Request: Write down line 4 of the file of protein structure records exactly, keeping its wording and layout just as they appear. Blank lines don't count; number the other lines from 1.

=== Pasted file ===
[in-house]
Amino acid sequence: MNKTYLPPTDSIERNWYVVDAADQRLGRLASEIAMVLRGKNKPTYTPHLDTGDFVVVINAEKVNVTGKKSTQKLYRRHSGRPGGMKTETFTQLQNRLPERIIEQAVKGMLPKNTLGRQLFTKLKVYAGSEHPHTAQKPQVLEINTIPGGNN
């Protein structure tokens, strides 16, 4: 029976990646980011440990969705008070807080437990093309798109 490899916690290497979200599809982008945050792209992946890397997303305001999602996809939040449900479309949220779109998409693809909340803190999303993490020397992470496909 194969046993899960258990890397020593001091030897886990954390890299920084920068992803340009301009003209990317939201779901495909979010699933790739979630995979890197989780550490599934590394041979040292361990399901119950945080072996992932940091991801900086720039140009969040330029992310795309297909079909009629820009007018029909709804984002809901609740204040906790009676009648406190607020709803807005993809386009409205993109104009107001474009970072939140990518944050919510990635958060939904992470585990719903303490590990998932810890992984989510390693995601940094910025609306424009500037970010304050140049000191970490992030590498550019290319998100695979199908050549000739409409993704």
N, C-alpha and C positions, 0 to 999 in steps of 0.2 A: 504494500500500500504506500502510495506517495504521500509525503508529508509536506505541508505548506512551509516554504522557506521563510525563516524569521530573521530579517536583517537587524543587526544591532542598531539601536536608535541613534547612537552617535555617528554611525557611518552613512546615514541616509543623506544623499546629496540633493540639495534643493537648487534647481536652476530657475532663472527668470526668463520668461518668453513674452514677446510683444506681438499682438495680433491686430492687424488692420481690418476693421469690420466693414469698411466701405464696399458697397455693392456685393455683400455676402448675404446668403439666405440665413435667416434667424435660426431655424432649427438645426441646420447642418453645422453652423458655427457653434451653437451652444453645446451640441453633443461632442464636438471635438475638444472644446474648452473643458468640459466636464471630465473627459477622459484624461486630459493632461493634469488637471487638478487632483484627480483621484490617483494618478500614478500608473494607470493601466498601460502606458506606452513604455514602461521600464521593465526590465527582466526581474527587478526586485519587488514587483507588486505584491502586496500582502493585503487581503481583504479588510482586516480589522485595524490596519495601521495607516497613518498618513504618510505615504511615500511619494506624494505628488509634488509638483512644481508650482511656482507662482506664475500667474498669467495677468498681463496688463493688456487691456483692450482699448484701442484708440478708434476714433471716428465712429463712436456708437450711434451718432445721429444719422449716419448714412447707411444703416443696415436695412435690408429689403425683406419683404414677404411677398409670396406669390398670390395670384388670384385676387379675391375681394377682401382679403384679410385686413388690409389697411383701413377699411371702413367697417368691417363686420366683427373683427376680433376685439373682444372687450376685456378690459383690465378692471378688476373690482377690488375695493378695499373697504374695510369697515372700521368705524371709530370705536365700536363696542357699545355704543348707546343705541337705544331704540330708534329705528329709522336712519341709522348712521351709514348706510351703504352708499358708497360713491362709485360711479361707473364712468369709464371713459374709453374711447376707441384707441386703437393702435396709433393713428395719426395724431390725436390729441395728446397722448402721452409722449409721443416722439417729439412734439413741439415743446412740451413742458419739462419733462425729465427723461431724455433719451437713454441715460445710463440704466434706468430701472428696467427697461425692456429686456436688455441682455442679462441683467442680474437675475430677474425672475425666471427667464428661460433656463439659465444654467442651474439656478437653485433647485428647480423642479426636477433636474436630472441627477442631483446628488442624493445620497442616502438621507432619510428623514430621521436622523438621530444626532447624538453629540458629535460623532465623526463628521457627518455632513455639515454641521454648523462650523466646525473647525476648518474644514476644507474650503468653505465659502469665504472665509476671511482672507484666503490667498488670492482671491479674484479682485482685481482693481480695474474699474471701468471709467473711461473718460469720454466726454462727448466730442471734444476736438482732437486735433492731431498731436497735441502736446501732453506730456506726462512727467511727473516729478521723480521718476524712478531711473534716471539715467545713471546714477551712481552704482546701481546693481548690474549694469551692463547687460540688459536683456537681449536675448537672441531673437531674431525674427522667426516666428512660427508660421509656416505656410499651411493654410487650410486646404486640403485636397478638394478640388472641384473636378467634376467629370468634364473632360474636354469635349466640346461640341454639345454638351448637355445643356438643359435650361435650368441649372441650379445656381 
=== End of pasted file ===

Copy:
N, C-alpha and C positions, 0 to 999 in steps of 0.2 A: 504494500500500500504506500502510495506517495504521500509525503508529508509536506505541508505548506512551509516554504522557506521563510525563516524569521530573521530579517536583517537587524543587526544591532542598531539601536536608535541613534547612537552617535555617528554611525557611518552613512546615514541616509543623506544623499546629496540633493540639495534643493537648487534647481536652476530657475532663472527668470526668463520668461518668453513674452514677446510683444506681438499682438495680433491686430492687424488692420481690418476693421469690420466693414469698411466701405464696399458697397455693392456685393455683400455676402448675404446668403439666405440665413435667416434667424435660426431655424432649427438645426441646420447642418453645422453652423458655427457653434451653437451652444453645446451640441453633443461632442464636438471635438475638444472644446474648452473643458468640459466636464471630465473627459477622459484624461486630459493632461493634469488637471487638478487632483484627480483621484490617483494618478500614478500608473494607470493601466498601460502606458506606452513604455514602461521600464521593465526590465527582466526581474527587478526586485519587488514587483507588486505584491502586496500582502493585503487581503481583504479588510482586516480589522485595524490596519495601521495607516497613518498618513504618510505615504511615500511619494506624494505628488509634488509638483512644481508650482511656482507662482506664475500667474498669467495677468498681463496688463493688456487691456483692450482699448484701442484708440478708434476714433471716428465712429463712436456708437450711434451718432445721429444719422449716419448714412447707411444703416443696415436695412435690408429689403425683406419683404414677404411677398409670396406669390398670390395670384388670384385676387379675391375681394377682401382679403384679410385686413388690409389697411383701413377699411371702413367697417368691417363686420366683427373683427376680433376685439373682444372687450376685456378690459383690465378692471378688476373690482377690488375695493378695499373697504374695510369697515372700521368705524371709530370705536365700536363696542357699545355704543348707546343705541337705544331704540330708534329705528329709522336712519341709522348712521351709514348706510351703504352708499358708497360713491362709485360711479361707473364712468369709464371713459374709453374711447376707441384707441386703437393702435396709433393713428395719426395724431390725436390729441395728446397722448402721452409722449409721443416722439417729439412734439413741439415743446412740451413742458419739462419733462425729465427723461431724455433719451437713454441715460445710463440704466434706468430701472428696467427697461425692456429686456436688455441682455442679462441683467442680474437675475430677474425672475425666471427667464428661460433656463439659465444654467442651474439656478437653485433647485428647480423642479426636477433636474436630472441627477442631483446628488442624493445620497442616502438621507432619510428623514430621521436622523438621530444626532447624538453629540458629535460623532465623526463628521457627518455632513455639515454641521454648523462650523466646525473647525476648518474644514476644507474650503468653505465659502469665504472665509476671511482672507484666503490667498488670492482671491479674484479682485482685481482693481480695474474699474471701468471709467473711461473718460469720454466726454462727448466730442471734444476736438482732437486735433492731431498731436497735441502736446501732453506730456506726462512727467511727473516729478521723480521718476524712478531711473534716471539715467545713471546714477551712481552704482546701481546693481548690474549694469551692463547687460540688459536683456537681449536675448537672441531673437531674431525674427522667426516666428512660427508660421509656416505656410499651411493654410487650410486646404486640403485636397478638394478640388472641384473636378467634376467629370468634364473632360474636354469635349466640346461640341454639345454638351448637355445643356438643359435650361435650368441649372441650379445656381 